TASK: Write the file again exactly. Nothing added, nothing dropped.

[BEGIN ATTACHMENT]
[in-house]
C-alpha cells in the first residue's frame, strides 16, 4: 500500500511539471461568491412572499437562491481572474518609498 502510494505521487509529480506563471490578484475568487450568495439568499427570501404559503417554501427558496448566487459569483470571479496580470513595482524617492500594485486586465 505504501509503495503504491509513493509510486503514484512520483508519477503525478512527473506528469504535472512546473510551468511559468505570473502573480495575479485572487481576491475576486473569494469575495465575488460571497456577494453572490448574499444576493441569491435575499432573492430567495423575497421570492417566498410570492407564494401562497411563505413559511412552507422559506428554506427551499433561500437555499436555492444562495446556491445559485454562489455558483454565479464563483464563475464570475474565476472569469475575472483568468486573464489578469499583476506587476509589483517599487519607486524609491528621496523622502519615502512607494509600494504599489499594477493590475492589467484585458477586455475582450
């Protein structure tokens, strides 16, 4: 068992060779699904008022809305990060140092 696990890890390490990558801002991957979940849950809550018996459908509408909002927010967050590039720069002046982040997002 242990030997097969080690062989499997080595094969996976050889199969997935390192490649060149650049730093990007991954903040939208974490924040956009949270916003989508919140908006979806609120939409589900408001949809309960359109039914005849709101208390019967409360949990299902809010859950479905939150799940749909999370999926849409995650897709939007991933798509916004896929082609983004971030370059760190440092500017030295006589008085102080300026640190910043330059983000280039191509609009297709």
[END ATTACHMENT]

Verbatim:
[in-house]
C-alpha cells in the first residue's frame, strides 16, 4: 500500500511539471461568491412572499437562491481572474518609498 502510494505521487509529480506563471490578484475568487450568495439568499427570501404559503417554501427558496448566487459569483470571479496580470513595482524617492500594485486586465 505504501509503495503504491509513493509510486503514484512520483508519477503525478512527473506528469504535472512546473510551468511559468505570473502573480495575479485572487481576491475576486473569494469575495465575488460571497456577494453572490448574499444576493441569491435575499432573492430567495423575497421570492417566498410570492407564494401562497411563505413559511412552507422559506428554506427551499433561500437555499436555492444562495446556491445559485454562489455558483454565479464563483464563475464570475474565476472569469475575472483568468486573464489578469499583476506587476509589483517599487519607486524609491528621496523622502519615502512607494509600494504599489499594477493590475492589467484585458477586455475582450
């Protein structure tokens, strides 16, 4: 068992060779699904008022809305990060140092 696990890890390490990558801002991957979940849950809550018996459908509408909002927010967050590039720069002046982040997002 242990030997097969080690062989499997080595094969996976050889199969997935390192490649060149650049730093990007991954903040939208974490924040956009949270916003989508919140908006979806609120939409589900408001949809309960359109039914005849709101208390019967409360949990299902809010859950479905939150799940749909999370999926849409995650897709939007991933798509916004896929082609983004971030370059760190440092500017030295006589008085102080300026640190910043330059983000280039191509609009297709």